Miriam is a young Jewish woman with a high-level job at a Manhattan bank. Sameer is an undocumented Muslim immigrant from Morocco who works at a deli. They meet-cute at the party of a mutual friend, yet the central issue of Andrea Lepcio’s play “Strait of Gibraltar” isn’t merely a typical matter of opposites attracting, but rather a question about whether their love can truly survive and conquer all — even the Patriot Act.
Their romance blossoms sweetly. She’s a Red Sox fan, he likes the Yankees, but they’re kissing “cousins” in no time. He makes her coffee, she knits him a sweater, and for a while, everything’s great. In artistic director Rachel May’s premiere of “Gibraltar” for Synchronicity Theatre, weeks or months pass in several nicely designed video montages by Amanda Sachtleben.
The bond between Miriam and Sameer grows deeper, intellectually as well as emotionally. They have literary conversations about “Moby Dick” and “Ulysses,” political discussions of the Gaza Strip and West Bank, or trade observations about religion or the extent to which the U.S. lives up to its perceived promise for foreign refugees. (The script is up to the minute, including a mention of the currently controversial travel ban.)
She shares with him the highly personal manuscript of her unpublished “historical fiction,” while he confides in her about his sister in Morocco and his plan to bring her to America. From there, things get complicated — involving Sameer’s dreams of starting his own cellphone business, Miriam’s decision to open a bank account for him (in her name), and the motivations behind both of their actions.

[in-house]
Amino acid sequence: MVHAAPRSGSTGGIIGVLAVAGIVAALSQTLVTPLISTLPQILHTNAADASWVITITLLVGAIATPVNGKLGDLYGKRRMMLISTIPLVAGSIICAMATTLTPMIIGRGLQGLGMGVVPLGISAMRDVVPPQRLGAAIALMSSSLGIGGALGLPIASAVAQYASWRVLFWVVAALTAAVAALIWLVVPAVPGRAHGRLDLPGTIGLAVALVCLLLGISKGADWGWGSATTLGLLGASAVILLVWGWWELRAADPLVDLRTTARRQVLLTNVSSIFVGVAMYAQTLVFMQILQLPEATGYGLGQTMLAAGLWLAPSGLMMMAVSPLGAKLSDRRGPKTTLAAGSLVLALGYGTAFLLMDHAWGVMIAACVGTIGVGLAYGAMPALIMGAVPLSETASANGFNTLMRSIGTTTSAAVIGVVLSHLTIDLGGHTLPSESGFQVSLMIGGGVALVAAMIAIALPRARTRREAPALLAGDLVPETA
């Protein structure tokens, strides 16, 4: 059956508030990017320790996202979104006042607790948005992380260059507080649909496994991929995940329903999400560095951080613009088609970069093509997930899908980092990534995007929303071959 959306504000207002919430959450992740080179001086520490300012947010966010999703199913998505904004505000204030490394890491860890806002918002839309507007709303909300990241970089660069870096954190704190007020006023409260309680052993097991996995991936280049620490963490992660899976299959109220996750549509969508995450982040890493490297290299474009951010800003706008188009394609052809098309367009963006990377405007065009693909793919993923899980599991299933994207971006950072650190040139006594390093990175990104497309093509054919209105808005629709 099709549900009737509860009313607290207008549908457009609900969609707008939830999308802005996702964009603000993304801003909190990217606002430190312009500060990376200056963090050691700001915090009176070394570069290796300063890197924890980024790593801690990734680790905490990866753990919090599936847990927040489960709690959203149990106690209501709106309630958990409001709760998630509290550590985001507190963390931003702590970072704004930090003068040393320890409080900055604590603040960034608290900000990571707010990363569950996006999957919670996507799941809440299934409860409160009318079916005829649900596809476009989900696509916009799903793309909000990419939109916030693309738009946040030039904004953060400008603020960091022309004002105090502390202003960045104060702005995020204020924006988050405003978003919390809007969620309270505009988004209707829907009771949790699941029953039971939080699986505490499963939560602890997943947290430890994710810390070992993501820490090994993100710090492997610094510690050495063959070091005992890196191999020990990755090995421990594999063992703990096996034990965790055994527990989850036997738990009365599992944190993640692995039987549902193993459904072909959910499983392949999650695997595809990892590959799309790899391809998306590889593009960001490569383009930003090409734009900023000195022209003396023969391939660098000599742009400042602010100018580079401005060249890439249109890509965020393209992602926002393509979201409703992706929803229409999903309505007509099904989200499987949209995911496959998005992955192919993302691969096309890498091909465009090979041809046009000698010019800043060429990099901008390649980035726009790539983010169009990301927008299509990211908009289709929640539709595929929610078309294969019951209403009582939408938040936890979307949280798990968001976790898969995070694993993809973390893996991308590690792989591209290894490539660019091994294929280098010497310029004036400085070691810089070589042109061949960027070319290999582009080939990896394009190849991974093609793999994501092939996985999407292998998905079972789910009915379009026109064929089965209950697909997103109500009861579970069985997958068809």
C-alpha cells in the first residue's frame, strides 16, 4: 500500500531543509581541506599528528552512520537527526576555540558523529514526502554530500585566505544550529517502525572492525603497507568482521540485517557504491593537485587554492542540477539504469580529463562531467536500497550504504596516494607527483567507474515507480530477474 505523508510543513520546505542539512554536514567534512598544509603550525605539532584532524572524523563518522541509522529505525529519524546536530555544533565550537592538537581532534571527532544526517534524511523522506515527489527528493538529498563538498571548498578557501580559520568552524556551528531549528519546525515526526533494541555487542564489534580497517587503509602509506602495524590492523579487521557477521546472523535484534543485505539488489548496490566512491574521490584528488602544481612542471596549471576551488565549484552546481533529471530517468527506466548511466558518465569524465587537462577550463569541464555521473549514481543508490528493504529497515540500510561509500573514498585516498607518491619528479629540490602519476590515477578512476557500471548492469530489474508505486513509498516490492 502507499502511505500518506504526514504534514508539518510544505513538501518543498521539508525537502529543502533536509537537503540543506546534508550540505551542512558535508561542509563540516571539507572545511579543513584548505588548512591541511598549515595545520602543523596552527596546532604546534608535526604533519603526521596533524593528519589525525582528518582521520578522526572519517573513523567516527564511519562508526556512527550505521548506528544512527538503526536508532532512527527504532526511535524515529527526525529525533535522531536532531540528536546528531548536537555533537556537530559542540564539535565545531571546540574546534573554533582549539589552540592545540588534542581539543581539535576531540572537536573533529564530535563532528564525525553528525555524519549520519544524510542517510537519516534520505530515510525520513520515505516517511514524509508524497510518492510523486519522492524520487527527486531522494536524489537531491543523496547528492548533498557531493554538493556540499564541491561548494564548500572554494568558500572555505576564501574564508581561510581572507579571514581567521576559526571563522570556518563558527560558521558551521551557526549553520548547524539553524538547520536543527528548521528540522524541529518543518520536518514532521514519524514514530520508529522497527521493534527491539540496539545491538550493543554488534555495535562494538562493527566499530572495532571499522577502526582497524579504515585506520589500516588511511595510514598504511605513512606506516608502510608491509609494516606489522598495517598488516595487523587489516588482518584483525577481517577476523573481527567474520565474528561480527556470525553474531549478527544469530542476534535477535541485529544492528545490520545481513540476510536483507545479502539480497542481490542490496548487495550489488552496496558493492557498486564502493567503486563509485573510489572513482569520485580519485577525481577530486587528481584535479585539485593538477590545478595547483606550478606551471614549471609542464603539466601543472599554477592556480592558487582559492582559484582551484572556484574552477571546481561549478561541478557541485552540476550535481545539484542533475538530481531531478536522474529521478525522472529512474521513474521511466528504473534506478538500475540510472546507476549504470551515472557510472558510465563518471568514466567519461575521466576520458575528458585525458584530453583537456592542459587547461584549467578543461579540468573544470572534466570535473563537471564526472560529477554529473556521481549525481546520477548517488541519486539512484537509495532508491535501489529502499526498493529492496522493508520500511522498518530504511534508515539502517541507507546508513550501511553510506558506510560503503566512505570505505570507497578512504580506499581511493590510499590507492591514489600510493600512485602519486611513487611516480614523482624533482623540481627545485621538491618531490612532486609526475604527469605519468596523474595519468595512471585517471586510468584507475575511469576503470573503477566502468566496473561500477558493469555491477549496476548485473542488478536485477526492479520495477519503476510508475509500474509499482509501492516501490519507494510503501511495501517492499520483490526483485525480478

The first act of “Gibraltar” closes at the airport, as the couple waits to welcome the sister’s arrival, when aggressive government investigators suddenly shout out to them and detain them for questioning.
The second act starts with alternating interrogations of Miriam and Sameer, containing a lot of overlapping dialogue about money laundering and terrorism threats, and a very rude awakening about, among other dangerous extremes, the invasive surveillance techniques used to make (or make up) the case against them.
Co-starring in the Synchronicity production, Maggie Birgel and Benjamin Dewitt Sims run the gamut — from smitten lovers to hardened prisoners — with a calm and collected conviction that belies their relatively unproven resumes: She’s done some children’s theater at Horizon and Georgia Ensemble; he just finished the apprenticeship program with Aurora.
May’s supporting cast features Kathleen Wattis in a few scenes of ill-conceived comic relief as Miriam’s flighty, frantic mother. Rounding out the company are Suehyla El-Attar and Brian Ashton Smith in various roles (the detectives, the sister, a lawyer).
What begins as a leisurely paced romance, and methodically develops into something much more complex, feels slightly rushed in its overly abrupt resolution. In the process of packing several mindful and dramatic punches along the way, the star-crossed romance at the heart of “Gibraltar” seems to get sidetracked and shortchanged in all the commotion. When Miriam and Sameer finally reassert their love for each other at the end, it rings oddly unmoving.
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